Cleaning the routine

Student coaches adapt to COVID-19 regulations

Sophomore+Ava+Feinstein+trains+one+of+her+students+at+Champion%E2%80%99s+Texas+Lake+Travis.

Submitted Photo

Sophomore Ava Feinstein trains one of her students at Champion’s Texas Lake Travis.

Kate Denning, Staff Reporter

As the COVID-19 quarantine stretches on, businesses are trying to find ways to continue to slow the spread. As those restrictions impact student coaching jobs, teen coaches have had to adapt their work lives.

While many job opportunities have opened up recently for teenagers in the area, a few high schoolers have been spending their free time continuing to coach others. Now that social distancing and mask regulations are becoming more frequently enforced, finding unique ways to overcome those obstacles while continuing to coach others has become the main focus for student coaches.

“[Coaching] has helped me keep in touch with gymnastics,” Sophomore Ava Feinstein said. “It’s helped me be able to get out of the house to do something productive in a semi-safe environment because you can never be 100% sure.”

Feinstein has been coaching gymnastics at Champion’s Texas Lake Travis since September last year, but when COVID-19 struck in February, the gym had to close down before reopening safely.

“At the beginning, many of the coaches were fired,” Feinstein said. “As of right now, if our gym has to go back down into lockdown, we don’t know if we’ll be able to open up again. Going to another gym to coach would be really sad because we’re a family.”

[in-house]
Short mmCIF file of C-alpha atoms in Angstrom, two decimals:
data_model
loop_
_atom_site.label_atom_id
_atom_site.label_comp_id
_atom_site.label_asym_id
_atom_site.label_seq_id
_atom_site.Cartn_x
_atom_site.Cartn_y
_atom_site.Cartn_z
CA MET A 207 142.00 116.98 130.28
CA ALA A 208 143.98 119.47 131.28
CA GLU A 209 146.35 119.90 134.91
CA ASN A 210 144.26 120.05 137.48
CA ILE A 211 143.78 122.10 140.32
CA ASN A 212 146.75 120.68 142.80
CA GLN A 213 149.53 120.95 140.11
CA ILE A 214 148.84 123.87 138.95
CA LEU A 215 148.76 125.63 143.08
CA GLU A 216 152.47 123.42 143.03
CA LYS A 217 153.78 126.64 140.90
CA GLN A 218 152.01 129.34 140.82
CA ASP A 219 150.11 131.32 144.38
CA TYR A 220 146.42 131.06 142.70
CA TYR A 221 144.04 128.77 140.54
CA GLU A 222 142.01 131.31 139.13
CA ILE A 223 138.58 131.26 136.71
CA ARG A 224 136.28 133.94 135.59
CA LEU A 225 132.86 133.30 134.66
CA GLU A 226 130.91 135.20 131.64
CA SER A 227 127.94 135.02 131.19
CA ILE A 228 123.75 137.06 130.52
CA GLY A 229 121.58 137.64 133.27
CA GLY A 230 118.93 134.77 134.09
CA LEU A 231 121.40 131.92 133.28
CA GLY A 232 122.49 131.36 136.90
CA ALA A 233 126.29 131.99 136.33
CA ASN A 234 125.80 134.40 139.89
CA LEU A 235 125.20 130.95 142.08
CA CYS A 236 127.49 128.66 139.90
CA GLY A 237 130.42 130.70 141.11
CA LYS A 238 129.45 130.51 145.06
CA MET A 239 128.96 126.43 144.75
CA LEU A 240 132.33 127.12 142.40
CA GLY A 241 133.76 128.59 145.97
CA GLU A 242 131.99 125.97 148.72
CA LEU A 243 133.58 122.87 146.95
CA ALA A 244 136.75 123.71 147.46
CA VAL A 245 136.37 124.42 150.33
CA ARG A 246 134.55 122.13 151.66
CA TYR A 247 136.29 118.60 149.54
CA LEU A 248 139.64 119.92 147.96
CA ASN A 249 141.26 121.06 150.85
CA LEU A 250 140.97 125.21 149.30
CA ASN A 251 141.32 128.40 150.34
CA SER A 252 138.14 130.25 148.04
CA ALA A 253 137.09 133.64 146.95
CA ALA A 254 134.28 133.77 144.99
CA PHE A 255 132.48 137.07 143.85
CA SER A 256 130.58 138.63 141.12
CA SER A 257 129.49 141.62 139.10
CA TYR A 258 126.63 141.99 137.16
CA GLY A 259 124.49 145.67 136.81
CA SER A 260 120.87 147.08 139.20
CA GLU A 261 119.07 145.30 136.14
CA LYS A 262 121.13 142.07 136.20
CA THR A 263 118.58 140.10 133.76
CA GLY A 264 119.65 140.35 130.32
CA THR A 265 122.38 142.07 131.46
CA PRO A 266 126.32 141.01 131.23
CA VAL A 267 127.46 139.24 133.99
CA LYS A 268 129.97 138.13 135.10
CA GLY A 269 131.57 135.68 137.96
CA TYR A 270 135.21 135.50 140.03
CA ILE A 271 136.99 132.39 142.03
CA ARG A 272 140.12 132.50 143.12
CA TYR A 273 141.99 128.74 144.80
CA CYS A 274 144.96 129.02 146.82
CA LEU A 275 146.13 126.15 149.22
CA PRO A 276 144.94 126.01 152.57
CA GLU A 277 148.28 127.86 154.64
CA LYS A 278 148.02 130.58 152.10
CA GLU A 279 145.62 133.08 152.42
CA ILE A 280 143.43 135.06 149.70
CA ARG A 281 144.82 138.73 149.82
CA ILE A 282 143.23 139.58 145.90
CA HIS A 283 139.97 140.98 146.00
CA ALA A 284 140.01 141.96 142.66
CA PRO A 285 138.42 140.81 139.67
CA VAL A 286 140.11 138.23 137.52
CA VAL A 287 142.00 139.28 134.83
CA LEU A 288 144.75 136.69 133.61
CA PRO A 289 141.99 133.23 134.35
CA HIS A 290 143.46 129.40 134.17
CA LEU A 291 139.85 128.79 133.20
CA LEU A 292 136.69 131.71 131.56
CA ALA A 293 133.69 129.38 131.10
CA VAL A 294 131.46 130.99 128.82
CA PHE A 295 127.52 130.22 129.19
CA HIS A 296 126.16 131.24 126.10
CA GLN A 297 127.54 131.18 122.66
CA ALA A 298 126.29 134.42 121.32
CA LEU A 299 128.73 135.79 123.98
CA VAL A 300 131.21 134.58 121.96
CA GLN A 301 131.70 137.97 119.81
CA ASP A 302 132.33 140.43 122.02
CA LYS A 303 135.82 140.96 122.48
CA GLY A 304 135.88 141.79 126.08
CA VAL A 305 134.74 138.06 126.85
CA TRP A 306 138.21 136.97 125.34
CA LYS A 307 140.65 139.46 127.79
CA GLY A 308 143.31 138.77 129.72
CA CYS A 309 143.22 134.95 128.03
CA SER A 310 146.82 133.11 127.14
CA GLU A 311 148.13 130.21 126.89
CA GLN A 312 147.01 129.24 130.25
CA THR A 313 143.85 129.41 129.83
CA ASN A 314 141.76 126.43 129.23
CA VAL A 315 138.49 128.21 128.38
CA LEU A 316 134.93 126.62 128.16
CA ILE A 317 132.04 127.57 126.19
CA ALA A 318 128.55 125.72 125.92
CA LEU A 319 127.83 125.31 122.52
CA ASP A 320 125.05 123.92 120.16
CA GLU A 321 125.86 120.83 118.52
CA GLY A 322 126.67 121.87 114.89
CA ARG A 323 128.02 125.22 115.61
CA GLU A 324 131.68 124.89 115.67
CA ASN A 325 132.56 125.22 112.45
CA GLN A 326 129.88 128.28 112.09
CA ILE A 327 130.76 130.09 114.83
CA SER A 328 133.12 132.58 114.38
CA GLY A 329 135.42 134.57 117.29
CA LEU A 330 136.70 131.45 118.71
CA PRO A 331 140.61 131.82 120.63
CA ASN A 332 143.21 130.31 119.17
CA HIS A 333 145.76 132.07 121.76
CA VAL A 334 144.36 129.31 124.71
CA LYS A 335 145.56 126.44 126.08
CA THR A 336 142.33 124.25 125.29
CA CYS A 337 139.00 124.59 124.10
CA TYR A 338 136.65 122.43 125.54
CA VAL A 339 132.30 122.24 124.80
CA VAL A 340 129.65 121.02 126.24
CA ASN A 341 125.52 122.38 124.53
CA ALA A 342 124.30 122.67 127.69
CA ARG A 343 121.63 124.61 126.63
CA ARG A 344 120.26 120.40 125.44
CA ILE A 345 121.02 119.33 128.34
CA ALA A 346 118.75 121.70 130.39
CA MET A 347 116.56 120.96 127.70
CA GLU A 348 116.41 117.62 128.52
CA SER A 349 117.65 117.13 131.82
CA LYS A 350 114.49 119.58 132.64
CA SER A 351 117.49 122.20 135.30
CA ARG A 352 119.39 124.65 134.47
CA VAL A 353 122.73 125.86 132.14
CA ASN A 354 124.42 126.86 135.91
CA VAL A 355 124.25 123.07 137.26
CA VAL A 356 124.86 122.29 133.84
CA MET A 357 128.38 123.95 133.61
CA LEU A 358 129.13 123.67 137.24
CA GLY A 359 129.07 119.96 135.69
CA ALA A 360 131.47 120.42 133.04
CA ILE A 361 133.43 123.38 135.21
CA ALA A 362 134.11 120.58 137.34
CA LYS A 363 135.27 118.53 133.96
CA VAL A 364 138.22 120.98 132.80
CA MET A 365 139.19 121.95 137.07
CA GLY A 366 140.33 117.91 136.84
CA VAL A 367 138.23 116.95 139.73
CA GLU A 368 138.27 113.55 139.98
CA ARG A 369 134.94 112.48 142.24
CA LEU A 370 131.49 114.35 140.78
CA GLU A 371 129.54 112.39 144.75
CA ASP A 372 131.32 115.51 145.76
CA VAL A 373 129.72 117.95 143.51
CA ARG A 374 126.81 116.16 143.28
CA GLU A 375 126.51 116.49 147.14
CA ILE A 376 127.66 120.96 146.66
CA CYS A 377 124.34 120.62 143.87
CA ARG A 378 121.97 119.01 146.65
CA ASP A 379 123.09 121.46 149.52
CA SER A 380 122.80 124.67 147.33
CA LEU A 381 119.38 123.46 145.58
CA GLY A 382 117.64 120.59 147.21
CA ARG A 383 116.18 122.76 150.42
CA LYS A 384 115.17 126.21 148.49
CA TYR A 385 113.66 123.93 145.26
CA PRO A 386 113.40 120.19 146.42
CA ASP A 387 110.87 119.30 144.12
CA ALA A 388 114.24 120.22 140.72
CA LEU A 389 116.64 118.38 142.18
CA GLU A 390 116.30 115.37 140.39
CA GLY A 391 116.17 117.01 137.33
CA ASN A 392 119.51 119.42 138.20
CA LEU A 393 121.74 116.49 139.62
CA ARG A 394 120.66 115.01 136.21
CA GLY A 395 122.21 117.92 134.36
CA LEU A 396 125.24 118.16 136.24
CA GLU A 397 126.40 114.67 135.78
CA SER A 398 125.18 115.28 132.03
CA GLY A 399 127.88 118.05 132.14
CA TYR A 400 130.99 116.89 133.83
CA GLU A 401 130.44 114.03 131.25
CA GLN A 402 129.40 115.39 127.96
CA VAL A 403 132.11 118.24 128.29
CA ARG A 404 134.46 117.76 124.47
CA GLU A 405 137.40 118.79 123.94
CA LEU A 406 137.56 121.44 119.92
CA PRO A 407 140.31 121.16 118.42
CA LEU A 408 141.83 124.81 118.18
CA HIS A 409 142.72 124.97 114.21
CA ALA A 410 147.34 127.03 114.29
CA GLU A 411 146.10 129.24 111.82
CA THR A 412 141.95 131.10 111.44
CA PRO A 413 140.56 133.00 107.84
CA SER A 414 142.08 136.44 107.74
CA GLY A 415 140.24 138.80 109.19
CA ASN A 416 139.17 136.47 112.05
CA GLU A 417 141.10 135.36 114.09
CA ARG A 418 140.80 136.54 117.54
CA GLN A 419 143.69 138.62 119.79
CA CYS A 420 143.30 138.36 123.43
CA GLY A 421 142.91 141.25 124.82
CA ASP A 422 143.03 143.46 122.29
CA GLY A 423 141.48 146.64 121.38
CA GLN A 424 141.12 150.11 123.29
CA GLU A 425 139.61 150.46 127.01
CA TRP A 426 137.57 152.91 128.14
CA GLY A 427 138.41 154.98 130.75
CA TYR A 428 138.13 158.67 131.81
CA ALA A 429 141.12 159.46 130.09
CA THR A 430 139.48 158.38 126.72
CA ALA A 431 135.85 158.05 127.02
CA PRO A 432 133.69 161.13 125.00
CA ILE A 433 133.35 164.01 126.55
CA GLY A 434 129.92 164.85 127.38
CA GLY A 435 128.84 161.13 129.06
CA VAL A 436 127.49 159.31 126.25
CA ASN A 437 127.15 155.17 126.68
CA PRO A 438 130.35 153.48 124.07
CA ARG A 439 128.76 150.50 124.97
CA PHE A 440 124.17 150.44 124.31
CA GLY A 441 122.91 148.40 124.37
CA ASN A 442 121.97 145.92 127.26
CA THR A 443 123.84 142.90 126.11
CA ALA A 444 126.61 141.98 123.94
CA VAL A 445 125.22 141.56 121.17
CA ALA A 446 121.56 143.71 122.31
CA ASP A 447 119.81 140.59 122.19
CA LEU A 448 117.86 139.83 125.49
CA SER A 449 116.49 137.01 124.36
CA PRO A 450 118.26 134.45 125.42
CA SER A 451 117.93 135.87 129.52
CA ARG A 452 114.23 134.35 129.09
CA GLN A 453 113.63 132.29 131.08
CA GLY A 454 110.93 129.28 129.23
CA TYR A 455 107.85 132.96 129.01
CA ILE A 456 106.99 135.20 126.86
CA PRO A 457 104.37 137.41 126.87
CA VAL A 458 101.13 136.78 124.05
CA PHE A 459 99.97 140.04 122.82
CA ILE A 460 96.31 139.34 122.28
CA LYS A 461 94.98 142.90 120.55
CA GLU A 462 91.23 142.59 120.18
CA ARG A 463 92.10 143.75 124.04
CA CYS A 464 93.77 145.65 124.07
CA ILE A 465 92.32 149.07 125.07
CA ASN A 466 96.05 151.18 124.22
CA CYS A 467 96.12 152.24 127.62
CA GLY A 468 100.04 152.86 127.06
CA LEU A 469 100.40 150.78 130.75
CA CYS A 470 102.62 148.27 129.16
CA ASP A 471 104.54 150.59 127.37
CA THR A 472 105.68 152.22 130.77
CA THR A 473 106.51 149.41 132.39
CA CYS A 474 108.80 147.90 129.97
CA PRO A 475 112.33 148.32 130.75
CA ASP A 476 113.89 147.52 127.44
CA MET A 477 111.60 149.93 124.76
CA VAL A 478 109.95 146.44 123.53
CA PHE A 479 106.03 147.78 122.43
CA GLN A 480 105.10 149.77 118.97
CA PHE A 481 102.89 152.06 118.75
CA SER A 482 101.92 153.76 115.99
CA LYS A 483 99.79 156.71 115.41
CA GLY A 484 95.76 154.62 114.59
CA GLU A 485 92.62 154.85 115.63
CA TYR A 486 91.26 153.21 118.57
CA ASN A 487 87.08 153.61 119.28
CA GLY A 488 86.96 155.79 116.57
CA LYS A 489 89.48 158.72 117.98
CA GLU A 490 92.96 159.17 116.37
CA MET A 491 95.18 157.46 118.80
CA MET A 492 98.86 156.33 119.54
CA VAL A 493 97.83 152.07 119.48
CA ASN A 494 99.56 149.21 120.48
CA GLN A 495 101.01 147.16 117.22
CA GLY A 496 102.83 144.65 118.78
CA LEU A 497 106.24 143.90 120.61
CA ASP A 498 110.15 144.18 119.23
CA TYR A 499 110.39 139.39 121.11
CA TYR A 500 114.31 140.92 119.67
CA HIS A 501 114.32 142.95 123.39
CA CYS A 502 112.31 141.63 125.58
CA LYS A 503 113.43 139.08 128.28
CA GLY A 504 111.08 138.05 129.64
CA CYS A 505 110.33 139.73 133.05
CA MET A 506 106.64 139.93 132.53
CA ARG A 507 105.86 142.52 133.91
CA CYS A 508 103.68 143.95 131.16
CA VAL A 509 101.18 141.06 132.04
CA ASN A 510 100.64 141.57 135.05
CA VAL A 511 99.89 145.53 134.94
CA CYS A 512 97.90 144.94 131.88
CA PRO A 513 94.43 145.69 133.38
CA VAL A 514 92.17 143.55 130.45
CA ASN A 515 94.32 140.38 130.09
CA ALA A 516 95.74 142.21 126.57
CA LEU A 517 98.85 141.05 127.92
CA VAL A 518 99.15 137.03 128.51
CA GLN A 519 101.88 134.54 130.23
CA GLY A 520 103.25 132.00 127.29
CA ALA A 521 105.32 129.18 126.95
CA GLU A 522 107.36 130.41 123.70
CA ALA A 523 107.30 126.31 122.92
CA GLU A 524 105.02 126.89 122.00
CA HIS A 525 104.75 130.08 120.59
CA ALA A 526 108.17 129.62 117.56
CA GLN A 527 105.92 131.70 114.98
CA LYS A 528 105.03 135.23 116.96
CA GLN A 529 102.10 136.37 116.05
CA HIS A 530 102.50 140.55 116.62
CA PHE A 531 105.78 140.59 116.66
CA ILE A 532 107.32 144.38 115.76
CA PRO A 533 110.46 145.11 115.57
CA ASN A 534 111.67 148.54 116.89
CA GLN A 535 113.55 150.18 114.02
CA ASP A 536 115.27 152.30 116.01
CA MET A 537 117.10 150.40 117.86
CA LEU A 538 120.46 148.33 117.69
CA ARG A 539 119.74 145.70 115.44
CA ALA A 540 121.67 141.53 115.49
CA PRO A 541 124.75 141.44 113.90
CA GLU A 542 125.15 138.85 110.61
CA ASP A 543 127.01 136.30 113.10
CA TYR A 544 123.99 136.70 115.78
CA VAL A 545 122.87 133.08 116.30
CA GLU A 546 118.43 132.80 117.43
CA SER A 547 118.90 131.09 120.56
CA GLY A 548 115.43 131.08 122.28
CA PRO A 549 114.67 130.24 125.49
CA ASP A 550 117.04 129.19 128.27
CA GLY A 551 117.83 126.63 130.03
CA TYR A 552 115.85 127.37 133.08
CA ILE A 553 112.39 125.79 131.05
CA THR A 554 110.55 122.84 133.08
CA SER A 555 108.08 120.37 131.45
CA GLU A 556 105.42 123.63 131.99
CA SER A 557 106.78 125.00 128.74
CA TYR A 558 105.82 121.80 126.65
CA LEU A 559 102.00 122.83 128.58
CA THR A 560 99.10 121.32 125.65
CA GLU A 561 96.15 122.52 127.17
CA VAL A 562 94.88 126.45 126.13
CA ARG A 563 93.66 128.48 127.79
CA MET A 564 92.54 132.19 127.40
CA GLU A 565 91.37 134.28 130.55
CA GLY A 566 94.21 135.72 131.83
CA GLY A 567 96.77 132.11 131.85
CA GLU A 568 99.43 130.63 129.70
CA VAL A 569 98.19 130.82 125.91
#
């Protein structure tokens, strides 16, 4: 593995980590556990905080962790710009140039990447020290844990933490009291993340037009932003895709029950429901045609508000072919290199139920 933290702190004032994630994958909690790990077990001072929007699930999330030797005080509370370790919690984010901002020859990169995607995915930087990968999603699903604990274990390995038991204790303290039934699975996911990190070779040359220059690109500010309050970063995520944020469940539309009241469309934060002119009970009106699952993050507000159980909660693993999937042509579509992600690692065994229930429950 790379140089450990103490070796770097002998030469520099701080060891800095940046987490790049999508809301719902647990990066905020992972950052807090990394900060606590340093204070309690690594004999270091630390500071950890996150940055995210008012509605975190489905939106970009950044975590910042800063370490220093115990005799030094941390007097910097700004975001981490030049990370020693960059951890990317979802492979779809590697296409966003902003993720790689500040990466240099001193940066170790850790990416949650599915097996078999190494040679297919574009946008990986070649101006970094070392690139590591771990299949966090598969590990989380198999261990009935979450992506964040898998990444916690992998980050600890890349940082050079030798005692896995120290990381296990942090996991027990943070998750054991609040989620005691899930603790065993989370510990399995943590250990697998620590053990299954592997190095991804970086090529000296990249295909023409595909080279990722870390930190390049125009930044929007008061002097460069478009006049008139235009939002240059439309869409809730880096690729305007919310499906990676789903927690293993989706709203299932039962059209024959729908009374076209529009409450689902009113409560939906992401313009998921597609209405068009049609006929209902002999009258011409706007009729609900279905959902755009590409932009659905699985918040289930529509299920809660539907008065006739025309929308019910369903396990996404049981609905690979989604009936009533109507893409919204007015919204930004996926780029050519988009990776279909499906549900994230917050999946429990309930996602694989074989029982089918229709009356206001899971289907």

Giving lessons to others has also been a source of income for junior Julian Yung, who, for about three years, has found that coaching young swimmers was a way he could help others while also bettering himself.

“Coaching has been a great thing for me to get out of the house and do so safely,” Yung said. “Not only that, but it really helps me grow as an individual swimmer as well.”

While precautions have been taken by the gym and pool Feinstein and Yung coach at—such as keeping occupancy at 25% and wearing masks constantly—the two themselves have been extremely careful in order to avoid outbreaks. For example, while Yung is talking to parents on the deck in close quarters he asks them to wear their masks and asks the same from their kids.

“So far I have been able to keep a safe plan to make sure I’m not too close to parents or kids and the parents are very happy with the social distancing I am enforcing,” Yung said.

Even though COVID-19 has disturbed the flow of students’ work-life, Feinstein and Yung are both willing to overcome the changes in order to continue helping those they coach.

“I would say that [COVID-19] is nerve-wracking,” Feinstein said. “It makes me nervous because my dad is at higher risk, but one of the nice things is that these girls really want to be at the gym. That makes it better.”